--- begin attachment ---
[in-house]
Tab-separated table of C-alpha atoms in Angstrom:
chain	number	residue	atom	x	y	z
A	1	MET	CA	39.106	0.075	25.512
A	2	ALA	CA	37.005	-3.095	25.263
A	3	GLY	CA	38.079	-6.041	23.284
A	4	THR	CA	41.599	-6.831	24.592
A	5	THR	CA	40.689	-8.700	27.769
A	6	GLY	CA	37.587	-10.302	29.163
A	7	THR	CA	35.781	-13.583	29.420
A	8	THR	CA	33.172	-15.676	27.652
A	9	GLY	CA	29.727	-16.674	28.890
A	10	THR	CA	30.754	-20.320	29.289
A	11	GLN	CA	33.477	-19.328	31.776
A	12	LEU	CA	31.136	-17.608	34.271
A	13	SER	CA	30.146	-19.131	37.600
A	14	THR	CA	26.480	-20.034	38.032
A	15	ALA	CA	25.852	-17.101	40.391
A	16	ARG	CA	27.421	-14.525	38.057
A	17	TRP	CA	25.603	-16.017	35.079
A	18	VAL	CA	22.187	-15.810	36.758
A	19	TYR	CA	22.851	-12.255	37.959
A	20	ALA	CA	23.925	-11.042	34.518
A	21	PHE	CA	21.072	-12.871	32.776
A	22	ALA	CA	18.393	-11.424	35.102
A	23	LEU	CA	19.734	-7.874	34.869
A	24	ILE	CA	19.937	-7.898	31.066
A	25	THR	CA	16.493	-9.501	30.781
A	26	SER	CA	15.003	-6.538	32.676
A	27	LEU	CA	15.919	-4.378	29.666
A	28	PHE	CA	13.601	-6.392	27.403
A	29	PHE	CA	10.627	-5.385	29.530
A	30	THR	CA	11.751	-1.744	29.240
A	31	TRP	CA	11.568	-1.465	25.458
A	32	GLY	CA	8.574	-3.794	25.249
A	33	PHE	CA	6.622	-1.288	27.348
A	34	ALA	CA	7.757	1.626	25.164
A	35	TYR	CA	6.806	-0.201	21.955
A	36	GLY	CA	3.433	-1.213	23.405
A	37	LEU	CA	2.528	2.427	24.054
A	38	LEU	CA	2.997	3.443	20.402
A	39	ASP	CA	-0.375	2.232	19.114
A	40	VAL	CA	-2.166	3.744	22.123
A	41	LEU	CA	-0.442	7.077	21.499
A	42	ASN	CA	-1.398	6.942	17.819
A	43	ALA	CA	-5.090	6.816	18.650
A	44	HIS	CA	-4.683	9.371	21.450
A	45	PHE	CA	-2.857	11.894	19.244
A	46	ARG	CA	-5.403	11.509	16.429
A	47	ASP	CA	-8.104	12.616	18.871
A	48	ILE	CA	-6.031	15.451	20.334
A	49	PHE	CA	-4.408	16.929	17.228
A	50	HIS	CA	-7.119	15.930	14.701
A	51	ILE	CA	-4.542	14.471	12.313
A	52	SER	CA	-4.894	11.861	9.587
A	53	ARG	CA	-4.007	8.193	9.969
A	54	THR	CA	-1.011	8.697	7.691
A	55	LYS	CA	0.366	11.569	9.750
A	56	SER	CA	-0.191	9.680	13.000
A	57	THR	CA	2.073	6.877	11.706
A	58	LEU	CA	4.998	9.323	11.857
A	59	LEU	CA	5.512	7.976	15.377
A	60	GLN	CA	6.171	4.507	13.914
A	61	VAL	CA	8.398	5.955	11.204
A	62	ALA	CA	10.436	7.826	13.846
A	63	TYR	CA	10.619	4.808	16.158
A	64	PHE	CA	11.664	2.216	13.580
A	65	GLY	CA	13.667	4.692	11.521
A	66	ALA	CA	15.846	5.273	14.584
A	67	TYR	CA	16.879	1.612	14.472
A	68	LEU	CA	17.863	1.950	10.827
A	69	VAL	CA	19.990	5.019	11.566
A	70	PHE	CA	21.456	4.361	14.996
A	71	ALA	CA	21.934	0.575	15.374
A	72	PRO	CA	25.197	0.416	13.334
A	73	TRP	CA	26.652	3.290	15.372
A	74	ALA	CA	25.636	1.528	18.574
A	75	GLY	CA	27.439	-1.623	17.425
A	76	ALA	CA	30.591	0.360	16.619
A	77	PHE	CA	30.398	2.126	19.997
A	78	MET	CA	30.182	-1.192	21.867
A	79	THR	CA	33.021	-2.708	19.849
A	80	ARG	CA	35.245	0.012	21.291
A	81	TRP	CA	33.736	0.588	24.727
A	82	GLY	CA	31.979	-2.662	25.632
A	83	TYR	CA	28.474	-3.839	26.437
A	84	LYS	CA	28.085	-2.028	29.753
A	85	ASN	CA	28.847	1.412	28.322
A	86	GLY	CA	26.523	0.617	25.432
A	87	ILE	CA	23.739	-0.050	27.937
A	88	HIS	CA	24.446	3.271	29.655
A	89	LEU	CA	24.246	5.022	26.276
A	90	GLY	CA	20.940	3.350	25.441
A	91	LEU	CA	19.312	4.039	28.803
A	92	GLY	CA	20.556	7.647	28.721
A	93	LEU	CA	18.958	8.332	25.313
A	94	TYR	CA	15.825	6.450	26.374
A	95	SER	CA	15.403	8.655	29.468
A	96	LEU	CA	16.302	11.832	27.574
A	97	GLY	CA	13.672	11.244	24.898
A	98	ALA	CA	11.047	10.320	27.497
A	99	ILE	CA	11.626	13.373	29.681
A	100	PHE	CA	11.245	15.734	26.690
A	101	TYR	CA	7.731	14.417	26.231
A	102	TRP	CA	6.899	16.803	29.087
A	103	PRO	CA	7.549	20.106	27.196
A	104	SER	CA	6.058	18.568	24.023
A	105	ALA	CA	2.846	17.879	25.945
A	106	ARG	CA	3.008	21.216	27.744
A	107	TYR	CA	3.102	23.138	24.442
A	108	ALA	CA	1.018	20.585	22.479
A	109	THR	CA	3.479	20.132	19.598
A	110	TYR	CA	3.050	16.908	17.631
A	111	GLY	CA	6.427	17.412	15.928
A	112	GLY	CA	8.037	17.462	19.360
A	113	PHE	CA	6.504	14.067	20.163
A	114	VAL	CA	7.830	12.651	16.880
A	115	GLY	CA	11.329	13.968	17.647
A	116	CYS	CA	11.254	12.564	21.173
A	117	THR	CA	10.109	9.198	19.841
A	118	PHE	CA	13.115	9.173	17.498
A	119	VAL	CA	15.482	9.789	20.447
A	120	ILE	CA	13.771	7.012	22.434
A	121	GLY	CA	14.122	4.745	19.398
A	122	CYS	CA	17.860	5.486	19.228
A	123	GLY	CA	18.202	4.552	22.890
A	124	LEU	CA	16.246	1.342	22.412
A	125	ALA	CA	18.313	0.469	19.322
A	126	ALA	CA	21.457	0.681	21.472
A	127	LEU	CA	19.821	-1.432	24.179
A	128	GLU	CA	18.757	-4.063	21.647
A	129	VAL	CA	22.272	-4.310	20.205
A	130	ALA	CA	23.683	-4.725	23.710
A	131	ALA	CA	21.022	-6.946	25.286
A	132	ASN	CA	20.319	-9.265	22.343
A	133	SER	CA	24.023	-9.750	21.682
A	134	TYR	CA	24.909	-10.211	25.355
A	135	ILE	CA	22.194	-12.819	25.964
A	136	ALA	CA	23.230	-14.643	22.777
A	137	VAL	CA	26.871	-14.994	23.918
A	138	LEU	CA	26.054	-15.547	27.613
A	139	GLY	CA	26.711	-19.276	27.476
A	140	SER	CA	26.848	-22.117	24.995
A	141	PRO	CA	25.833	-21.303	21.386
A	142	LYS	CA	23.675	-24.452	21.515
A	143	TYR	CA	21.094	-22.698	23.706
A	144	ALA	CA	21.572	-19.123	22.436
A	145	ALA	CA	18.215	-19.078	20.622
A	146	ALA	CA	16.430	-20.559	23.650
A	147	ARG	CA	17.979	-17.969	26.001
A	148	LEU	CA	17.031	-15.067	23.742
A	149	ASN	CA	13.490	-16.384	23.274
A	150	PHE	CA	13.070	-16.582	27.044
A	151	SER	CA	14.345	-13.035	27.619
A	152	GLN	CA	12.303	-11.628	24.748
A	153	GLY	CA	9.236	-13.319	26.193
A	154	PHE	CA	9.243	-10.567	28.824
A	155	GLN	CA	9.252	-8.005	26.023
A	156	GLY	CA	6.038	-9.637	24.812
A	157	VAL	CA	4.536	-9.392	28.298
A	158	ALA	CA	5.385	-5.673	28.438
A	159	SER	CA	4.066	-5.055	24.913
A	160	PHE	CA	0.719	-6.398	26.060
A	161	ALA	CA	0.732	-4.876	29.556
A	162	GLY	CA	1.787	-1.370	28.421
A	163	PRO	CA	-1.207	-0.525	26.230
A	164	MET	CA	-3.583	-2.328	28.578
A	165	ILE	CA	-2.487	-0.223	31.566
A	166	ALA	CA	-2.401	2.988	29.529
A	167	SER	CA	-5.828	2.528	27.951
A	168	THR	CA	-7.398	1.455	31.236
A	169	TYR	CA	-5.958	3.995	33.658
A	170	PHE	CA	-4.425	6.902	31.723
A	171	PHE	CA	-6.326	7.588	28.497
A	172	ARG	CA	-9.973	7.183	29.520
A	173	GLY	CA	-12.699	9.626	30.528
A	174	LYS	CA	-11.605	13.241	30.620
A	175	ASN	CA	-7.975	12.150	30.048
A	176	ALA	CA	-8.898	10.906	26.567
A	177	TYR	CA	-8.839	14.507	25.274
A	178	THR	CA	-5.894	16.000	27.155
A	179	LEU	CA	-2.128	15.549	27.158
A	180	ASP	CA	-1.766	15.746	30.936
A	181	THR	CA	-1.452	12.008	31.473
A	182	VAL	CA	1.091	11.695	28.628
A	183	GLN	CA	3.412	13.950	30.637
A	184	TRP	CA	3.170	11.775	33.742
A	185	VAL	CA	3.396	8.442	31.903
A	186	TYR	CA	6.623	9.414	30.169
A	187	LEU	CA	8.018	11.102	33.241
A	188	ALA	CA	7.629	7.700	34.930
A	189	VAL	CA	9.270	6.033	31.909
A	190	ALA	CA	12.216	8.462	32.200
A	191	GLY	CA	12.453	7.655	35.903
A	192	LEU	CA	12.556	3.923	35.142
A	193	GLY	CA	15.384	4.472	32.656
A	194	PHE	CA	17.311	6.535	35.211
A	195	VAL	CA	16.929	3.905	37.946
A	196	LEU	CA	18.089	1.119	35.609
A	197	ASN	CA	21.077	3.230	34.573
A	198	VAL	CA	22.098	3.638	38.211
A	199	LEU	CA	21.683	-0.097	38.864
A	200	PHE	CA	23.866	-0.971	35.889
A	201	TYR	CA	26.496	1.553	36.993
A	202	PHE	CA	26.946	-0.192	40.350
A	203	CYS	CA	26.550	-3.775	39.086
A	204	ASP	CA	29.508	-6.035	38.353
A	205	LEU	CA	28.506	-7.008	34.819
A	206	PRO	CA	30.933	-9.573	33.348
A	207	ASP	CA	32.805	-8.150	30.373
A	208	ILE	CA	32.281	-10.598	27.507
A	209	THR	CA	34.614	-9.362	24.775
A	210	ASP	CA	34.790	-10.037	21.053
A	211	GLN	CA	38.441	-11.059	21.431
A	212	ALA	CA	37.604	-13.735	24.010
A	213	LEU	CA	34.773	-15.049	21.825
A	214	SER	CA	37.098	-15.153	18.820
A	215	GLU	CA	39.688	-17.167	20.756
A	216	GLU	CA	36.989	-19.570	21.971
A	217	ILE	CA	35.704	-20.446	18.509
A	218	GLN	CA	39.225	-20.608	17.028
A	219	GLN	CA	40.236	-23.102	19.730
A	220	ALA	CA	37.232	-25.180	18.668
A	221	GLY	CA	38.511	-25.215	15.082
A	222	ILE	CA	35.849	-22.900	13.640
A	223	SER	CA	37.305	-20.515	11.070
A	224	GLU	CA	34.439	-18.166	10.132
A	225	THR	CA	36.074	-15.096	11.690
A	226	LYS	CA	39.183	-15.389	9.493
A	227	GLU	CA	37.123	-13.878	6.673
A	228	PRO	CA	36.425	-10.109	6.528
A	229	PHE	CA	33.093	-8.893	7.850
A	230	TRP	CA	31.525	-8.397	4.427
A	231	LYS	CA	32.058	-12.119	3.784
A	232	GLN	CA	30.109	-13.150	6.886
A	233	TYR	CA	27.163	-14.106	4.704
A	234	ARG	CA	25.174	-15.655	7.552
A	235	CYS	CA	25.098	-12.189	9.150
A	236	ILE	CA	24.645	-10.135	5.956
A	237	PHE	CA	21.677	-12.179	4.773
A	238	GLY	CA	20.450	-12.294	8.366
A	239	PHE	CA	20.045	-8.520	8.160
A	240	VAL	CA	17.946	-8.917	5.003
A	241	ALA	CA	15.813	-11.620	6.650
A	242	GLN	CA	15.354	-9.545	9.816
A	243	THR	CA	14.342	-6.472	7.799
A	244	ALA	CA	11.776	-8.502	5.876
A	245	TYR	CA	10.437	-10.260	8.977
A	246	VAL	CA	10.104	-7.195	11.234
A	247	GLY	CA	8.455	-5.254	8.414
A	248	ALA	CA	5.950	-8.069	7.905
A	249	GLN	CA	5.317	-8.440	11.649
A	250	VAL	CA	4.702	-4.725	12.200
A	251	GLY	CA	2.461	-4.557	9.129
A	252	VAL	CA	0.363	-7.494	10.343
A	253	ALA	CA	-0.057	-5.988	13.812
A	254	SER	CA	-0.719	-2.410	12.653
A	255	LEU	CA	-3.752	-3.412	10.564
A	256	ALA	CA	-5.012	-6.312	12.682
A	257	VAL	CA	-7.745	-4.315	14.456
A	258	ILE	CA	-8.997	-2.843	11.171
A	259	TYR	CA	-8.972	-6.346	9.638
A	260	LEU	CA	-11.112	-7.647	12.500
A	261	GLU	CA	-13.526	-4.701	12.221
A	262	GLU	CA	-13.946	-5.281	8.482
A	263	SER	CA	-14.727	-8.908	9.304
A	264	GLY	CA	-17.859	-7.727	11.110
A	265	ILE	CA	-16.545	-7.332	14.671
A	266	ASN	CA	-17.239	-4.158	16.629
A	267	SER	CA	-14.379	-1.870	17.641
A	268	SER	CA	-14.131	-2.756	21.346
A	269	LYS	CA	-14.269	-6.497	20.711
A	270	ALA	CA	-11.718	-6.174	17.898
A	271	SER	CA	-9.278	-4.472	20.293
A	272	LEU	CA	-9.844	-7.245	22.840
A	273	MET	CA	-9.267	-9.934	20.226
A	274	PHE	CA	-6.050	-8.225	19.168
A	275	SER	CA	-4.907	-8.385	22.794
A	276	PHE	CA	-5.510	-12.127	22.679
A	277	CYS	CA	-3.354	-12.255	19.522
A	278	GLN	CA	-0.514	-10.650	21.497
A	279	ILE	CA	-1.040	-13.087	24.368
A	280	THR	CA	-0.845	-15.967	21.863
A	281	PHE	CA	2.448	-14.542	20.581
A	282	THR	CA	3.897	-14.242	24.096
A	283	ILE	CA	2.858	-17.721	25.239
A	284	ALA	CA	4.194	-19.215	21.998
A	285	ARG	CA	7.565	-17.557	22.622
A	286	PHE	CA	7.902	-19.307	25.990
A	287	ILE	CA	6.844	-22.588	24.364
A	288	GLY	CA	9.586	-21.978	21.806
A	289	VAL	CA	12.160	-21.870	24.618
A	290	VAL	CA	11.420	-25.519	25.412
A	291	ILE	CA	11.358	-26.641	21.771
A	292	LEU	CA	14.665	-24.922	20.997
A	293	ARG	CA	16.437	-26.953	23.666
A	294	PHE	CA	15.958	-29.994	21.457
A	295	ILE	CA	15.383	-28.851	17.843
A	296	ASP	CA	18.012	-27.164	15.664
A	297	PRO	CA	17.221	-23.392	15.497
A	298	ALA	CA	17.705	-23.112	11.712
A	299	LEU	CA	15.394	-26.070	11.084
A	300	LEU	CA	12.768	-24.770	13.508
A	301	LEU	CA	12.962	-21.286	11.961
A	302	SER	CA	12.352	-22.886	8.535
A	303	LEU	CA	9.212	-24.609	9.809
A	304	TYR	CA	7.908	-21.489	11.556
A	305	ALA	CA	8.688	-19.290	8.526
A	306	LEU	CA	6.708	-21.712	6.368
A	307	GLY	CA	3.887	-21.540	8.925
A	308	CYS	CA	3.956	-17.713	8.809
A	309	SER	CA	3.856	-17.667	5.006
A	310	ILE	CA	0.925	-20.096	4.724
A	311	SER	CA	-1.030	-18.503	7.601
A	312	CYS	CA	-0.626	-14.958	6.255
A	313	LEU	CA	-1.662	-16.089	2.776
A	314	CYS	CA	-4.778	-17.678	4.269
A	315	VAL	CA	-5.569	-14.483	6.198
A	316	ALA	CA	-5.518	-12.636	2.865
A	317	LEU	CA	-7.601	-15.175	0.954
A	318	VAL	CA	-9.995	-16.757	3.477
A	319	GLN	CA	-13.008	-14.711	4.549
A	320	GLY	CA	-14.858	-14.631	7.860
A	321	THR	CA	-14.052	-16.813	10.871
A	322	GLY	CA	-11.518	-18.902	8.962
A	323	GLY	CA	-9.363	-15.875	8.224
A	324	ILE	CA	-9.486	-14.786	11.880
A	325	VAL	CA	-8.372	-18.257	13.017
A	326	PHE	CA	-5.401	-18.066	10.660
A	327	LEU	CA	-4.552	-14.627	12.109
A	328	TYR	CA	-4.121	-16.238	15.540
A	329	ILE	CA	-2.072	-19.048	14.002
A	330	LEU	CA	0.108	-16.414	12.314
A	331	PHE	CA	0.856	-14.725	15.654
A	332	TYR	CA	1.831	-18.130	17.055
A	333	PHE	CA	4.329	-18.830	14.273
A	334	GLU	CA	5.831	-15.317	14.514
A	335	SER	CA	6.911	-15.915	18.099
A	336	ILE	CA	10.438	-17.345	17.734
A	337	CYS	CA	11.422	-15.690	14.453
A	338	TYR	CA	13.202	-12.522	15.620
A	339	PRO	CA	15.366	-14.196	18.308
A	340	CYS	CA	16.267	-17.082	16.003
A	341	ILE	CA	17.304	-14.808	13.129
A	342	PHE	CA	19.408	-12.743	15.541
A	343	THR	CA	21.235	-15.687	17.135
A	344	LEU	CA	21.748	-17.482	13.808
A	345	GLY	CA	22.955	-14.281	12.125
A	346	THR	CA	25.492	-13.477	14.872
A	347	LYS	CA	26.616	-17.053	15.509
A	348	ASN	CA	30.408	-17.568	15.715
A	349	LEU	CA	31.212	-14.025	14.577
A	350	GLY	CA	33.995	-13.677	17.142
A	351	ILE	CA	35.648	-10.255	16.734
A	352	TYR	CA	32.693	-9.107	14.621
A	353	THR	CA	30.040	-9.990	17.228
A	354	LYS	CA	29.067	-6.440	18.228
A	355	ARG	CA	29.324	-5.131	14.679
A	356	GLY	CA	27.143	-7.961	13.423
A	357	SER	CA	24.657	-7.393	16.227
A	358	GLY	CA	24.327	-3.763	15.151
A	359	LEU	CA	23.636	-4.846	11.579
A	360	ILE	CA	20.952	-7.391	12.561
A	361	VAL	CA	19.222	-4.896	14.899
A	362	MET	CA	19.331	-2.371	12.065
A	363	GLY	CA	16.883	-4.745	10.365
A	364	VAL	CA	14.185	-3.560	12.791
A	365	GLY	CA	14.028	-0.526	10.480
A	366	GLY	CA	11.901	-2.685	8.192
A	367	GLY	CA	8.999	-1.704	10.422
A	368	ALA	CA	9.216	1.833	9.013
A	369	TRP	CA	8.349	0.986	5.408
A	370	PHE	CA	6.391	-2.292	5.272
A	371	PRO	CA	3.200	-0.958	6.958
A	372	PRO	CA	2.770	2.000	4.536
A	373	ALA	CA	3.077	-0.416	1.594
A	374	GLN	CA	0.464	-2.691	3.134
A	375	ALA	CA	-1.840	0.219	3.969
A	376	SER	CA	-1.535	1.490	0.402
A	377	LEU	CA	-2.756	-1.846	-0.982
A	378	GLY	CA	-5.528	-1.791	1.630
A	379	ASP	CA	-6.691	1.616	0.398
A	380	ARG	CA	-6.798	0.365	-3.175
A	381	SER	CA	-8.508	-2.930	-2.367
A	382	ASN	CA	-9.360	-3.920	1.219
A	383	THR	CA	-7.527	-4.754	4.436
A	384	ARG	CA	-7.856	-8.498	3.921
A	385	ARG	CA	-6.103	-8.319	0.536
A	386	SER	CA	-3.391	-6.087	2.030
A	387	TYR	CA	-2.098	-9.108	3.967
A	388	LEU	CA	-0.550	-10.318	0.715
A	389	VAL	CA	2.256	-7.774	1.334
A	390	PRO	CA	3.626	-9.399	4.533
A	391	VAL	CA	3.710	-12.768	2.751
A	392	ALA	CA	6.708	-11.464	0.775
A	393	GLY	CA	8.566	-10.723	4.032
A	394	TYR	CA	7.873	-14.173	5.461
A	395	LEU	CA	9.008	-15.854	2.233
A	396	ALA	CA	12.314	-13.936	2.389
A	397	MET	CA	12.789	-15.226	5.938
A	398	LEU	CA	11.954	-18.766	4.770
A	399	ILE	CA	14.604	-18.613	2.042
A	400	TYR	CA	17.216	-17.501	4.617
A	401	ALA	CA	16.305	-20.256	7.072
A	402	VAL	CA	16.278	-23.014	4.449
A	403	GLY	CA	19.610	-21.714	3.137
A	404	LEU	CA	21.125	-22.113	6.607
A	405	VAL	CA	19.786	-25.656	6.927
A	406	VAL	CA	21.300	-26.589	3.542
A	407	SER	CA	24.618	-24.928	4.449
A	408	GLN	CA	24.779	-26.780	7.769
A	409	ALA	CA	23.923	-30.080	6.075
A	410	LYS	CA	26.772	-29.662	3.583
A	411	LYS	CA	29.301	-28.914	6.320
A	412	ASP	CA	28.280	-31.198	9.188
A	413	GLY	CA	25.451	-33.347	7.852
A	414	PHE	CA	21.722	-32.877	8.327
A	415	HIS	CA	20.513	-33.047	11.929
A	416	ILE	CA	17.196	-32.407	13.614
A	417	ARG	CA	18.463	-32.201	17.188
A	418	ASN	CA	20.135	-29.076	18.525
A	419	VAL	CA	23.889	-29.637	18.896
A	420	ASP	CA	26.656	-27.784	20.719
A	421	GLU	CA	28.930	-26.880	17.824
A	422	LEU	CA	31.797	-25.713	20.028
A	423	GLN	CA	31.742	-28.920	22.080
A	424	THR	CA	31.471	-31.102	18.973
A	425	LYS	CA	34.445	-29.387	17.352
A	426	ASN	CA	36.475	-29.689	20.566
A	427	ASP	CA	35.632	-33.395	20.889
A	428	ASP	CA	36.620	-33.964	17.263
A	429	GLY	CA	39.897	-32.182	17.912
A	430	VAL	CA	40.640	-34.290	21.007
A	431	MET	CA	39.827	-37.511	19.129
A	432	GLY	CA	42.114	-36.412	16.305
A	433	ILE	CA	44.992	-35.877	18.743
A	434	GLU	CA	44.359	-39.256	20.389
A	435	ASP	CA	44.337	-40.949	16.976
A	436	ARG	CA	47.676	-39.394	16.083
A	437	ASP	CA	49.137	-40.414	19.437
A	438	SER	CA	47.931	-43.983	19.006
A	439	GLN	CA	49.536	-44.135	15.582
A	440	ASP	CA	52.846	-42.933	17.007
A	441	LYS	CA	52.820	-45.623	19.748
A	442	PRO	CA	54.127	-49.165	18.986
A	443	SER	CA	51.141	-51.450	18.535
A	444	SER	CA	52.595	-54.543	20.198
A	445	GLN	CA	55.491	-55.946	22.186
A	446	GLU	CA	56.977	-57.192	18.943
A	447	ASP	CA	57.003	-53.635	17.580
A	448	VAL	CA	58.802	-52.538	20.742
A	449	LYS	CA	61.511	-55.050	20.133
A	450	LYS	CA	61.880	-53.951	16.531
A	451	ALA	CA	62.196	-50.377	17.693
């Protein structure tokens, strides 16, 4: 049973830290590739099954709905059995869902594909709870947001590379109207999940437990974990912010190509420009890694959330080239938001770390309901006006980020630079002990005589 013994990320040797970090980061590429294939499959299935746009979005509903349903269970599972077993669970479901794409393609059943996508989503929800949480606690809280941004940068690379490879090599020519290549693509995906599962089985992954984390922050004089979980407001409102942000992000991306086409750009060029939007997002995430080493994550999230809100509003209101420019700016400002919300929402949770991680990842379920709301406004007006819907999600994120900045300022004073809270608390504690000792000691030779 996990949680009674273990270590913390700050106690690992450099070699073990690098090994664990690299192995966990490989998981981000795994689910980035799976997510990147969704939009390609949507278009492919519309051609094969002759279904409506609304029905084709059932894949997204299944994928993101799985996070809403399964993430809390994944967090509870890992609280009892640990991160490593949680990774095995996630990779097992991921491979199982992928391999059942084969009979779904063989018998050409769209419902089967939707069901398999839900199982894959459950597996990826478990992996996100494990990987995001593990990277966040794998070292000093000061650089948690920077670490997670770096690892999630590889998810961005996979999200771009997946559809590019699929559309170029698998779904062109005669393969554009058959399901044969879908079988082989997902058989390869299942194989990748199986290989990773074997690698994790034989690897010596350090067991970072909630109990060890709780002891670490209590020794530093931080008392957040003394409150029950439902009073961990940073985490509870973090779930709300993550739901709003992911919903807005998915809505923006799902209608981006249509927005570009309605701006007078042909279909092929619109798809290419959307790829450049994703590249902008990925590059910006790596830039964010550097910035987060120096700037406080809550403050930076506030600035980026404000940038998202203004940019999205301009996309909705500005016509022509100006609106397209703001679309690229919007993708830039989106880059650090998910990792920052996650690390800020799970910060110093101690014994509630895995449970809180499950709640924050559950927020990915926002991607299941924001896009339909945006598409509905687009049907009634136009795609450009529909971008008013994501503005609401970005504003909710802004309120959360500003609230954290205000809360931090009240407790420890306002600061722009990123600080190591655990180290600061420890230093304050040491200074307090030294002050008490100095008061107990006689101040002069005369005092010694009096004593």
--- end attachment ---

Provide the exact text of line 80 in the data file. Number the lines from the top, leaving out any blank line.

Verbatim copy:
A	77	PHE	CA	30.398	2.126	19.997